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The Ancient Bed of Nails Theory: Why Acupressure Works

Posted by James Oakley on
The Ancient Bed of Nails Theory: Why Acupressure Works

You may have heard of the Ancient Bed of Nails. You know, the one where you lie on a block of wood with nails and it has number of different health benefits, including back pain reliefThis theory dates back to 400-200 BCE, as referred to in a Sanskrit poem from India. And it may come as no surprise but it is still used today - with modifications of course! Combining the benefits of both acupuncture and massage, it is used to promote self-healing in the body. Bed of Nails offers relaxation and healing for the built-up stress and tension that comes from everyday life. Read on to find out more of the ancient Bed of Nails Theory and why acupressure works.

What is the Bed of Nails and How Does it Work?

The modern-day Bed of Nails is predominantly a mat with plastic nails attached to it, which you lie on. The Bed of Nails theory relies on the stimulation of the body’s nervous system through the nails, which also promotes blood circulation. The nails do not pierce the skin, even though it may seem like they will if you lie on the mat! This is because of the even distribution of body weight on all the nails, so that only a small amount of pressure is applied to each area of the body in contact with the nails.

So, Why Does Acupressure Work?

As well as restoring energy balance to the body through the application of pressure to the acupoints on the body’s meridians (the paths in the body where the energy flows), it is believed that acupressure releases endorphins and oxytocin in the body. These chemicals act as the body’s natural pain relief. They also help to relax the mind and are sometimes referred to as the ‘happy hormones’, allowing stress relief.

Stress can eventually have a negative impact on your mental and physical health, and can often be reflected in the accumulation of muscle aches and muscle tension. You might not always think it at first, but it is often found that relaxing the mind helps to relax the body too naturally. Acupressure also allows the release of this muscle tension, through the stimulation of blood flow throughout the body, combined with the release of endorphins.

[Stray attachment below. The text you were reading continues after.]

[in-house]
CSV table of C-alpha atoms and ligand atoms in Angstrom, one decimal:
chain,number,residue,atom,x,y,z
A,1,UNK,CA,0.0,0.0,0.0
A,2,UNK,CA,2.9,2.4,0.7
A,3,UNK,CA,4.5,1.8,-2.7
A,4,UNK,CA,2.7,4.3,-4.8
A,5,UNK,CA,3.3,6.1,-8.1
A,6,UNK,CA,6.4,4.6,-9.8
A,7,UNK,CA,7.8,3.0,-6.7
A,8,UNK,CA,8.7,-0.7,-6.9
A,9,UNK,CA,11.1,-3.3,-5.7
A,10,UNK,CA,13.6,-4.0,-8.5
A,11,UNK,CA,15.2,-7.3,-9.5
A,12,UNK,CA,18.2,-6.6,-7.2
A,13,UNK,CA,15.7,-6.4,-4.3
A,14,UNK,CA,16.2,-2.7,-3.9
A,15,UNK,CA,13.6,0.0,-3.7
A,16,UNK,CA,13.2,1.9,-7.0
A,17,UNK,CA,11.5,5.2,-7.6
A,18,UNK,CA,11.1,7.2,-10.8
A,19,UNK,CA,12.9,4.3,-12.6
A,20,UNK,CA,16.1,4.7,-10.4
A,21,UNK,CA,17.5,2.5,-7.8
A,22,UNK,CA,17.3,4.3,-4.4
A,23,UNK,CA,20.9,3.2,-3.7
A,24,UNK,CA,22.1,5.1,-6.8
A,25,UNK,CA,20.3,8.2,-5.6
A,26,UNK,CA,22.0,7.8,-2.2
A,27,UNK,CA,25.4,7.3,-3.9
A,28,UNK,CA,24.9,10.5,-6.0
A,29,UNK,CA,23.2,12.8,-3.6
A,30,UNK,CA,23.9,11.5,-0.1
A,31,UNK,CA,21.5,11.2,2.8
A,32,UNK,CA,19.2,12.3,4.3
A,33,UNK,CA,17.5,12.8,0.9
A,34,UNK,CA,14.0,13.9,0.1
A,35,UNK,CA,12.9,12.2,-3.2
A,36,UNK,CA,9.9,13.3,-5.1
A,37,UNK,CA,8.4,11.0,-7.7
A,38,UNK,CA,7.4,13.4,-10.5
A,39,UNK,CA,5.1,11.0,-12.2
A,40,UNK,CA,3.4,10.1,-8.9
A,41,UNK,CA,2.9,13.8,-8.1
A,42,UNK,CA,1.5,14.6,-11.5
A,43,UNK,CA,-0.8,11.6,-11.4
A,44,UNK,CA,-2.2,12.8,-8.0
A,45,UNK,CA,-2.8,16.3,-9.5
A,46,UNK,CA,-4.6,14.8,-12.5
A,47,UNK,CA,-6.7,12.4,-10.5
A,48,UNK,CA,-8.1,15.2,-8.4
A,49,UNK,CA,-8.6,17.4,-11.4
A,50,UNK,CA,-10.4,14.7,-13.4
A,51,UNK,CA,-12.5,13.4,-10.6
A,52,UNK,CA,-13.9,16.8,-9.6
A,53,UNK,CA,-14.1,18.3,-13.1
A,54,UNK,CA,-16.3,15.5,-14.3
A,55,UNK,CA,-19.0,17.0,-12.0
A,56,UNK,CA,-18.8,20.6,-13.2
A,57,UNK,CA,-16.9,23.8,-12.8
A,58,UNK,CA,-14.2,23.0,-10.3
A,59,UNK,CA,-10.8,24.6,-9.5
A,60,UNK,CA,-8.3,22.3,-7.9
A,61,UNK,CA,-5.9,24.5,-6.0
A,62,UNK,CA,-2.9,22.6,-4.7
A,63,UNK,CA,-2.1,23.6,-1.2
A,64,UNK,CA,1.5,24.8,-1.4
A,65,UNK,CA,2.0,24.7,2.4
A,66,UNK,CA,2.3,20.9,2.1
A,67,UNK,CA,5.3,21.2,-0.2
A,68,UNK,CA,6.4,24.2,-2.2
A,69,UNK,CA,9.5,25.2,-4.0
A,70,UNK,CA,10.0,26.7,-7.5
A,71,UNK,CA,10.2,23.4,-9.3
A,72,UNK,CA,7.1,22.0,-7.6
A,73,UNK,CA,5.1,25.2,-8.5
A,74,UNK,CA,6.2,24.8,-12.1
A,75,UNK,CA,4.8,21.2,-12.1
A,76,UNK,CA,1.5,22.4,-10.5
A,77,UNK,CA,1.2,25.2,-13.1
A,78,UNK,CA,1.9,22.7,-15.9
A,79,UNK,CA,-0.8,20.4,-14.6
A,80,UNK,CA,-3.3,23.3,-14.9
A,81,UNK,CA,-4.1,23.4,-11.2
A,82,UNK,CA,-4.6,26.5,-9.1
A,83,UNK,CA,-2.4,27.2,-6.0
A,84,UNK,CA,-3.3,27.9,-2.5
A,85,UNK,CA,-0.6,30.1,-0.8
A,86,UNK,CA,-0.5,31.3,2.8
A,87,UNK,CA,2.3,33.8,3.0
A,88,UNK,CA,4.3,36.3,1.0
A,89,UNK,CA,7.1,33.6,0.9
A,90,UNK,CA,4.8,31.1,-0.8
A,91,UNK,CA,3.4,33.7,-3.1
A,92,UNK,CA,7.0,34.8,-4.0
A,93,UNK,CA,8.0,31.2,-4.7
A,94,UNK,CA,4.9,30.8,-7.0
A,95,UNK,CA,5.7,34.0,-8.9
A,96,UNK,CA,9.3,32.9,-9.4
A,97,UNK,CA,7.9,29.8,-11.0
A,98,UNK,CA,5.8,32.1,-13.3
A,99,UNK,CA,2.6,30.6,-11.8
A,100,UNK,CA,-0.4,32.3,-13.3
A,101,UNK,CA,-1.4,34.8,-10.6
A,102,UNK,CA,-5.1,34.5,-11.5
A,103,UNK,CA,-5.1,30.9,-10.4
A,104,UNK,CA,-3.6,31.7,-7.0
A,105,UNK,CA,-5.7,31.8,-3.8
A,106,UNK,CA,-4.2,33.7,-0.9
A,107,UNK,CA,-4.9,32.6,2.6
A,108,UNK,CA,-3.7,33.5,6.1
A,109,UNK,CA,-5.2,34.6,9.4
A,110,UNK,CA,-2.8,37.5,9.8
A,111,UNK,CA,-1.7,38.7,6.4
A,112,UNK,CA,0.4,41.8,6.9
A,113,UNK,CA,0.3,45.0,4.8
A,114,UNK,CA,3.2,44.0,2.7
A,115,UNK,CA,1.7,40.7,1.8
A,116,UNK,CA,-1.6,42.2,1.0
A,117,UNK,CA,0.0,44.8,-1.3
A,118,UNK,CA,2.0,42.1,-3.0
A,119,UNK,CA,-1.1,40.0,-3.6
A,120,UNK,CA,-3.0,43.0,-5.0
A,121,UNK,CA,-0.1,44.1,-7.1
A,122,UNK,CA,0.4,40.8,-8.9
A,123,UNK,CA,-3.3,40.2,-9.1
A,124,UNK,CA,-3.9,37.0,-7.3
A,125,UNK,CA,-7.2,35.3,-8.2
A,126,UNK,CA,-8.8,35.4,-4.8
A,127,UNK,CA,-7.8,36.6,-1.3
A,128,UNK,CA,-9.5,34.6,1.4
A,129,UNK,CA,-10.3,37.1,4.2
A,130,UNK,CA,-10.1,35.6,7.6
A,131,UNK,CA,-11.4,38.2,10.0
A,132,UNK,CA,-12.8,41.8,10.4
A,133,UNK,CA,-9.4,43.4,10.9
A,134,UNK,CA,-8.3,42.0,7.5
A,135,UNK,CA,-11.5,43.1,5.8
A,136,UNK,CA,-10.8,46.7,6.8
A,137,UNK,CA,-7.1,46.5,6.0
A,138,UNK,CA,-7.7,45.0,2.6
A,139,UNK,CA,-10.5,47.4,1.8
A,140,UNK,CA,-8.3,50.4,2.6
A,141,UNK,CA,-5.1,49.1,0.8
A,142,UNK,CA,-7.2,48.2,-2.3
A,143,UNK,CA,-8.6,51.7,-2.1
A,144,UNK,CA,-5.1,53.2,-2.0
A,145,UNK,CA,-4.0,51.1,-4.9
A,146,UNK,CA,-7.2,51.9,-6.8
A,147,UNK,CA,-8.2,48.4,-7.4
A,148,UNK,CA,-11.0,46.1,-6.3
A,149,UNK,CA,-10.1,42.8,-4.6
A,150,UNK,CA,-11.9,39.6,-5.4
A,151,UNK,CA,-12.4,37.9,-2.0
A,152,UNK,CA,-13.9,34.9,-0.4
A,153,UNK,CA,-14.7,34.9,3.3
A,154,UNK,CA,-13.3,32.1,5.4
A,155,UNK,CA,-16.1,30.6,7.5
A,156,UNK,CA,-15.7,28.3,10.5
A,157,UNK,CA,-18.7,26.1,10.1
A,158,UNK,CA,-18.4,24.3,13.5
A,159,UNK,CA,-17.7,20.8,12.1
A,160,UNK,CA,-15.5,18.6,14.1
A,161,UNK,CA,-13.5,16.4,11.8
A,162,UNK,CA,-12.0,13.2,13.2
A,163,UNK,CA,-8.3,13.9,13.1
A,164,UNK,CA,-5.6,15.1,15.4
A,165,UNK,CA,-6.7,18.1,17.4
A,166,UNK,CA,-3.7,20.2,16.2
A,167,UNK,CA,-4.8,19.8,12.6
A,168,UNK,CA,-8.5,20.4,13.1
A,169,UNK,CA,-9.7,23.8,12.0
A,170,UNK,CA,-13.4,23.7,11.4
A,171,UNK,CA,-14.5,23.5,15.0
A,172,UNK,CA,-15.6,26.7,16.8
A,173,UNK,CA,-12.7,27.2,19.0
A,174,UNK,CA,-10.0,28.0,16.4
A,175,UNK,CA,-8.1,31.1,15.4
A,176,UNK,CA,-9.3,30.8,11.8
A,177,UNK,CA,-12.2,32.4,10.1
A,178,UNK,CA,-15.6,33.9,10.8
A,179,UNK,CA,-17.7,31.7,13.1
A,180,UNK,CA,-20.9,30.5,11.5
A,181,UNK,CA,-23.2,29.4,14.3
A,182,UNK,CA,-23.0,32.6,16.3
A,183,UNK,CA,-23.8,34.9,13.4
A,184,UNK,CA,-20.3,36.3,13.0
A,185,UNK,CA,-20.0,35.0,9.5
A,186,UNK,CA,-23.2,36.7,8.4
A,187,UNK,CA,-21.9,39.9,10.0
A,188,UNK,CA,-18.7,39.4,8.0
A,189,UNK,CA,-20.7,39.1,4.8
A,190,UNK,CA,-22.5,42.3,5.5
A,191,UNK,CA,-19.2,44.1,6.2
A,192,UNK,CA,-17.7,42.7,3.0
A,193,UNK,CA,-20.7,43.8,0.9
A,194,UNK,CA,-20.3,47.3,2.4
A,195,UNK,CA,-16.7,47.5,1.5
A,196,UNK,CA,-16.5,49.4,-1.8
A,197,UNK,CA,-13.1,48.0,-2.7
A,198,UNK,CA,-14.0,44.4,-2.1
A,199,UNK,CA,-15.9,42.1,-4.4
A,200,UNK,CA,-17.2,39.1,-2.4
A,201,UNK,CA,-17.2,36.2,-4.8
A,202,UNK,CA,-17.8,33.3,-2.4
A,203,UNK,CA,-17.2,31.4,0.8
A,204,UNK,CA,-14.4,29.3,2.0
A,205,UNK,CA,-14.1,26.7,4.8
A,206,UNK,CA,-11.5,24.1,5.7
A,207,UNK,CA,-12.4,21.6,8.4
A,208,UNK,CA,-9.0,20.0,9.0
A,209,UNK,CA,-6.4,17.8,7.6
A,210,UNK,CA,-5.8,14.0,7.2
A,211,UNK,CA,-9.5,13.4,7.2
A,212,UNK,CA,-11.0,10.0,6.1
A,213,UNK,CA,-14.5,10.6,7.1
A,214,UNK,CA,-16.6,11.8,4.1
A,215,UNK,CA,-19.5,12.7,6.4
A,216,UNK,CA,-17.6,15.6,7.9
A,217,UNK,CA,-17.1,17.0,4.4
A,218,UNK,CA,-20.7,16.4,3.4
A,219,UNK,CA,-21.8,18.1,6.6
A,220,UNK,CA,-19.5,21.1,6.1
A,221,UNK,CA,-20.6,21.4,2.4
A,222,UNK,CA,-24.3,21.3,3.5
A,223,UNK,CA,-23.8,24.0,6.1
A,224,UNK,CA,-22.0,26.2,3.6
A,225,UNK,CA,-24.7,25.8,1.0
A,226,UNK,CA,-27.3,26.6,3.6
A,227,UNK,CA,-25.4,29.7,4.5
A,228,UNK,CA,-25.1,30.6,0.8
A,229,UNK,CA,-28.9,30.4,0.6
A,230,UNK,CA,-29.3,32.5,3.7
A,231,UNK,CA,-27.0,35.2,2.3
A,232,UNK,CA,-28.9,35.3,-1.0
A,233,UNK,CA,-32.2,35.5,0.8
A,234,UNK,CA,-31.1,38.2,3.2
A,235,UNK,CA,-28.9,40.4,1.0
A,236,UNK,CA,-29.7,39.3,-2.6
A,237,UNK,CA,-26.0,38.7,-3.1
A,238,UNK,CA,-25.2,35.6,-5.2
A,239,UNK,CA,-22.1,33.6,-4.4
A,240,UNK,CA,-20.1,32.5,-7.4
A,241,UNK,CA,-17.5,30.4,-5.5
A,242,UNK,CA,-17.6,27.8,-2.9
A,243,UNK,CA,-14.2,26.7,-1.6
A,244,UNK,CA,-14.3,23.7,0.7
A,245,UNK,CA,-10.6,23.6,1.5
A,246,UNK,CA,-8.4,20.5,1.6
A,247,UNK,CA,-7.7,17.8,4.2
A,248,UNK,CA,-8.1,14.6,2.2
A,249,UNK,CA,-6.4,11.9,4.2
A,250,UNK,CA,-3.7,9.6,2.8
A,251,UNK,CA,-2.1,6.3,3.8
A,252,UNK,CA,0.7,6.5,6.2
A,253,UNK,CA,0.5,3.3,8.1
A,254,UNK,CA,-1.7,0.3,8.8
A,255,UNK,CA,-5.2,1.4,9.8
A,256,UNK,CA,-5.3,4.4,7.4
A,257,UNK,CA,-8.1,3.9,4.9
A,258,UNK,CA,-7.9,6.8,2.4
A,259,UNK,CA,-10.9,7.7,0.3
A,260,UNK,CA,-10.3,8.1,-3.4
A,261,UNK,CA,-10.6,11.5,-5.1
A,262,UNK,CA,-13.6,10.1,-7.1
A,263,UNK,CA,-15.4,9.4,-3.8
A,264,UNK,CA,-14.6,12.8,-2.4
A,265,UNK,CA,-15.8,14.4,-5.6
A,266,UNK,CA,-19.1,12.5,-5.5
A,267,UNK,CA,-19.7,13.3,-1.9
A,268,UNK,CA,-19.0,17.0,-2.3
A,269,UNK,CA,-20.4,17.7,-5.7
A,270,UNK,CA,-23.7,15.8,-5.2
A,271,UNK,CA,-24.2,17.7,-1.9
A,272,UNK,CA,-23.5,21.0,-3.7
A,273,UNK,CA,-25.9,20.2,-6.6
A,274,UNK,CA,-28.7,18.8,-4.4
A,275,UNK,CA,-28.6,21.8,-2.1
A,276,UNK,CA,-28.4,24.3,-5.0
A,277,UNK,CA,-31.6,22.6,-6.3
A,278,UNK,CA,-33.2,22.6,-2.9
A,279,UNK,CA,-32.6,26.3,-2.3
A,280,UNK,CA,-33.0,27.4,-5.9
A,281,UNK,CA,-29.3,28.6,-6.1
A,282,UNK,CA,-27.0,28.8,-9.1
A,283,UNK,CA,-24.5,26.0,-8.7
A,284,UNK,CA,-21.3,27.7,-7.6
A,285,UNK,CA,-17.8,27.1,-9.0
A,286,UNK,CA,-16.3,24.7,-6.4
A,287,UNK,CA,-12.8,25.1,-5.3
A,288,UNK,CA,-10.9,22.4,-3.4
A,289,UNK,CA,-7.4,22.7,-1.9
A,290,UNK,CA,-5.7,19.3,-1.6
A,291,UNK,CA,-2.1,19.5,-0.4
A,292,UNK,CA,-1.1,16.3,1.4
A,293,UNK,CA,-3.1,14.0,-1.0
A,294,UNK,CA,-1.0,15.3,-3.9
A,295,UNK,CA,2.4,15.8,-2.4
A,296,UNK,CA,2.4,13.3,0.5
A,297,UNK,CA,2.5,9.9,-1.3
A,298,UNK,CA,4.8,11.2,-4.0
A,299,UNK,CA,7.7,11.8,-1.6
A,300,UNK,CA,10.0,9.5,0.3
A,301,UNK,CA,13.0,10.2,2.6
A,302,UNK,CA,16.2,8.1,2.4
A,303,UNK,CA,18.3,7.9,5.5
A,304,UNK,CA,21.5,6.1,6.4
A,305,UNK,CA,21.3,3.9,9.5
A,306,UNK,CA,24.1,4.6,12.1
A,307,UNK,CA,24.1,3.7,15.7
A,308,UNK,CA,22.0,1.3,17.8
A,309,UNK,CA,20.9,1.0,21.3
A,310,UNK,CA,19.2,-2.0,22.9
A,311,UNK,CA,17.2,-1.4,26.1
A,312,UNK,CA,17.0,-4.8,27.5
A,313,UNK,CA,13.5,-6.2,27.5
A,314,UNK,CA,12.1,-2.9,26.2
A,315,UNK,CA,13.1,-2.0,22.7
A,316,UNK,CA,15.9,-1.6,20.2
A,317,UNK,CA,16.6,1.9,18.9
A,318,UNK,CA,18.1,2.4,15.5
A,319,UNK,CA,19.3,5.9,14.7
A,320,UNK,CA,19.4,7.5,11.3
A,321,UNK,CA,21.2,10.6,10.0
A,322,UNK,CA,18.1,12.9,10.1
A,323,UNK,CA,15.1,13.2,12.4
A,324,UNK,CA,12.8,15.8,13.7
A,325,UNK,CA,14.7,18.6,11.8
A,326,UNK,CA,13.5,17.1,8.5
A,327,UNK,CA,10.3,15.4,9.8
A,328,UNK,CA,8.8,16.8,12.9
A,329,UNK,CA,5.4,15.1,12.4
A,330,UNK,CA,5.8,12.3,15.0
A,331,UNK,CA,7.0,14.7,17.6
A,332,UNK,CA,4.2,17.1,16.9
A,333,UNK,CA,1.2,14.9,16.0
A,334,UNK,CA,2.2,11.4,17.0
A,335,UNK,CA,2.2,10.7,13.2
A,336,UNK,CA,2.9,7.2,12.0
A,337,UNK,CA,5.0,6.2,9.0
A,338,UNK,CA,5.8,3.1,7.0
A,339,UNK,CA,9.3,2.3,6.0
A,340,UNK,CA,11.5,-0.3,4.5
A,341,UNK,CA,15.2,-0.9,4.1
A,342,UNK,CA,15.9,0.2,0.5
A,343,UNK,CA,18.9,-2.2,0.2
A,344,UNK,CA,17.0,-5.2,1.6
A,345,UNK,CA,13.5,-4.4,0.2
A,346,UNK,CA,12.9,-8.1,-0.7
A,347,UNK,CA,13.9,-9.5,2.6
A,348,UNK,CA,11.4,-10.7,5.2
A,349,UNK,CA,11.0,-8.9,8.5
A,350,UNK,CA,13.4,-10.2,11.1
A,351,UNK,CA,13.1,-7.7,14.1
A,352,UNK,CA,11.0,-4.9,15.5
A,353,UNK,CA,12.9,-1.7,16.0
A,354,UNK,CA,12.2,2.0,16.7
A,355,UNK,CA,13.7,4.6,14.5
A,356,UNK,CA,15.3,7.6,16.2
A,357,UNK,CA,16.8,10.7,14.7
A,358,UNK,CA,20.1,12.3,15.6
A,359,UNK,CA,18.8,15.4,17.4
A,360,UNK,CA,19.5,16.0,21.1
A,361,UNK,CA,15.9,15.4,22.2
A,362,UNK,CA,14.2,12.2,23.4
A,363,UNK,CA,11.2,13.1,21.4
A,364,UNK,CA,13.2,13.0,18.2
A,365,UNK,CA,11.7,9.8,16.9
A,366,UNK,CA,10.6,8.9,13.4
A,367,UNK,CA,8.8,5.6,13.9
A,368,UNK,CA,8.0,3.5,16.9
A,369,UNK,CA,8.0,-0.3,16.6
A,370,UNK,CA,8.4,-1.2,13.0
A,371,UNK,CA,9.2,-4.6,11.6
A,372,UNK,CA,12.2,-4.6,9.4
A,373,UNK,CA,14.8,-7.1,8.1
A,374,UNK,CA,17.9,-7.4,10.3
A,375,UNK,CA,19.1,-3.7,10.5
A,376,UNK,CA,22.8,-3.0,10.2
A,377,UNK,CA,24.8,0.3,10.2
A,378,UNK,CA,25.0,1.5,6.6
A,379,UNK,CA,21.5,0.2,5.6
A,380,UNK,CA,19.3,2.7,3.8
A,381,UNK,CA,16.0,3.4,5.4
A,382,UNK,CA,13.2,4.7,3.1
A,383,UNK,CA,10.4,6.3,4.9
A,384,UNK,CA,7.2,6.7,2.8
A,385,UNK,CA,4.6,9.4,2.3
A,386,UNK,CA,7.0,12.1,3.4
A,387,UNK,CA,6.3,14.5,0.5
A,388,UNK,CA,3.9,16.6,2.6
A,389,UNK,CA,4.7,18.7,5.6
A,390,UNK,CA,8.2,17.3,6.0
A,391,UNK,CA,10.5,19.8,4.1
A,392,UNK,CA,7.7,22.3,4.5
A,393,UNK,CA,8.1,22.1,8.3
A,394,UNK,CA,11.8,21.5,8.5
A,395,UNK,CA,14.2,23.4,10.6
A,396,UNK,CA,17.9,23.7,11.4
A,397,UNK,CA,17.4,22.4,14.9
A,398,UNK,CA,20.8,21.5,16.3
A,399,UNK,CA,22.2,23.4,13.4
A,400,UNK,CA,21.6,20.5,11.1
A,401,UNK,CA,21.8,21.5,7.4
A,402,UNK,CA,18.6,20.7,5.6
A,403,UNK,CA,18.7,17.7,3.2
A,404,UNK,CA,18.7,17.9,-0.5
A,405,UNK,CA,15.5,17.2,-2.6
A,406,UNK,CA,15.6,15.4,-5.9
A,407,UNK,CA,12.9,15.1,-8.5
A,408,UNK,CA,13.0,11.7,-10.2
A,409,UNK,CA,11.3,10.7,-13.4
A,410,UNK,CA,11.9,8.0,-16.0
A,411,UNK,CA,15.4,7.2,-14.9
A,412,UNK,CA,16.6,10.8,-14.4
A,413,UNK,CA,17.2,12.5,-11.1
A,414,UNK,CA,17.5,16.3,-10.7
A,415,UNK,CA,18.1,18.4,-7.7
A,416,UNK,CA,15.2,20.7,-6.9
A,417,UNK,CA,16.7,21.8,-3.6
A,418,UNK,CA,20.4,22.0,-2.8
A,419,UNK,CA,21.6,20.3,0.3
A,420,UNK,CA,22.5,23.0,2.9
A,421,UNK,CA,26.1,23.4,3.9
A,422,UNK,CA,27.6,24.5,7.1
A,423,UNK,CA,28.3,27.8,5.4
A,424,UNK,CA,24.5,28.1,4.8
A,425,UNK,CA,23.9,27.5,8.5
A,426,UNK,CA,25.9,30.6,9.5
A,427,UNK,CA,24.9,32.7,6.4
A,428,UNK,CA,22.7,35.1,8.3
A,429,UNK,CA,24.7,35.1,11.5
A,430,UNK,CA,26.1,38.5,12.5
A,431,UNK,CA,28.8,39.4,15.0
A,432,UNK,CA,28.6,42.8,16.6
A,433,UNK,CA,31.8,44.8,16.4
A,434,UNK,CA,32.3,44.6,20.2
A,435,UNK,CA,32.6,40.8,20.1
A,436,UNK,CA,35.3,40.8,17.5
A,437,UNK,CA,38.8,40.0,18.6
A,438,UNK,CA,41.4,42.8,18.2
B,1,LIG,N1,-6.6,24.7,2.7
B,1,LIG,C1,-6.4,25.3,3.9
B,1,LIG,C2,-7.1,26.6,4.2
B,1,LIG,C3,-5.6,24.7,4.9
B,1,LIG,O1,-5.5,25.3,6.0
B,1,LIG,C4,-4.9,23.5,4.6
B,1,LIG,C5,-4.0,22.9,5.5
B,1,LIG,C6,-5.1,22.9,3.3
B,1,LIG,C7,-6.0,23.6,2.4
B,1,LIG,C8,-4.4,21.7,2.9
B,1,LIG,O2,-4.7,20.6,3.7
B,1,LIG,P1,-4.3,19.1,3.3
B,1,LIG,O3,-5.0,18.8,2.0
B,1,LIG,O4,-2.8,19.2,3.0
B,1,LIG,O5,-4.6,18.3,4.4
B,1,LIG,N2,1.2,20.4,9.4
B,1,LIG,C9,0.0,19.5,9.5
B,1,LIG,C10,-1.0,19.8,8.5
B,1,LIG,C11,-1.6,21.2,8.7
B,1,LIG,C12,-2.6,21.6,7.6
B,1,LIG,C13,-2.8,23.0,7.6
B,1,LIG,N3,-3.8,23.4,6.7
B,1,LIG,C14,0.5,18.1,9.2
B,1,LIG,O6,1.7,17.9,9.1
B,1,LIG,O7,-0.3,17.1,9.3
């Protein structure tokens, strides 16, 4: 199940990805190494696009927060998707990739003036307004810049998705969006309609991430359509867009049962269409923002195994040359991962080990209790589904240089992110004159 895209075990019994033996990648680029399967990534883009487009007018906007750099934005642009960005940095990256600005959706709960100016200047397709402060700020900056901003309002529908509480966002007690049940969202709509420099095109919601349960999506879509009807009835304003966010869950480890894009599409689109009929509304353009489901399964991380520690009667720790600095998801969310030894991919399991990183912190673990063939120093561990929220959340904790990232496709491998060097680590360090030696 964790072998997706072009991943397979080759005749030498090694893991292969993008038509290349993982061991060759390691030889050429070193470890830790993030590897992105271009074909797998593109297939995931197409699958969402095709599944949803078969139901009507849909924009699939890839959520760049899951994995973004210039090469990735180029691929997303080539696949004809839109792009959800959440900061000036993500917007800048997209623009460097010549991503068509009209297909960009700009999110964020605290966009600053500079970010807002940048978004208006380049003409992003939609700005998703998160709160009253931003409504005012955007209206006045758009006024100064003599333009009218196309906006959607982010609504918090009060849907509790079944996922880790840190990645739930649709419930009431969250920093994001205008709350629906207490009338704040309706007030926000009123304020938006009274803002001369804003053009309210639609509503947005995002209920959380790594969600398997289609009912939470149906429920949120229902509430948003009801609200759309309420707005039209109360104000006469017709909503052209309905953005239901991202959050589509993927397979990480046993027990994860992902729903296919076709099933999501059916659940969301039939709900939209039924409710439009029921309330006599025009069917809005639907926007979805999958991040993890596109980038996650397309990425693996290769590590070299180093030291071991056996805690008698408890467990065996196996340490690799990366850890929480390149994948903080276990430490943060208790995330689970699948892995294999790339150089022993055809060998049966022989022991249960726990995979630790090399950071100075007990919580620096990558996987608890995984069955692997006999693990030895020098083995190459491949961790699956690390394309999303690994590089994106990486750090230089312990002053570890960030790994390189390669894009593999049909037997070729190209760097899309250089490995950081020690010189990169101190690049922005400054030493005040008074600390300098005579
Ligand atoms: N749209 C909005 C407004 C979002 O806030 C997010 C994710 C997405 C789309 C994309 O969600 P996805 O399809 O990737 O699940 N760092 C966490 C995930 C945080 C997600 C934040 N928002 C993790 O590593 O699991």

Acupressure at Home: Our Acupressure Mats 

Some of you may wish to try implementing acupressure into your relaxation routine, but are not quite sure whether you are quite ready for the Bed of Nails. In that case you can practice acupressure on yourself, by simply massaging the acupressure points or trying an Acupressure Mat.

An Acupressure Mat is a modern take on a ‘bed of nails’ also known as ‘needle stimulation pad (NSP)’. This much-loved mat, especially by all of us here at Yogi Bare, is a rollable foam mat covered in a layer of soft cotton and hundreds of plastic nubs or ‘needles’. But don’t be put off by the name, the spikes have rounded tips so can’t hurt you! One of the beautiful things about Acupressure Mats that makes them so versatile is they can not only be used underneath your back, but they can be used to stand on, and can even come in the form of an ‘Acupressure Pillow’. 

How to Use An Acupressure Mat

Using the Bed of Nails Theory with your Acupressure Mat for even just once a week can improve the quality of your sleep, and make you feel better physically and mentally. We suggest to gently lie yourself down on the mat for around 20-40 minutes. Relax your body - feel the thousands of pressure points relieving pain, tension and knots in your back, this unbeatable feeling can become part of your self-care daily routine. 

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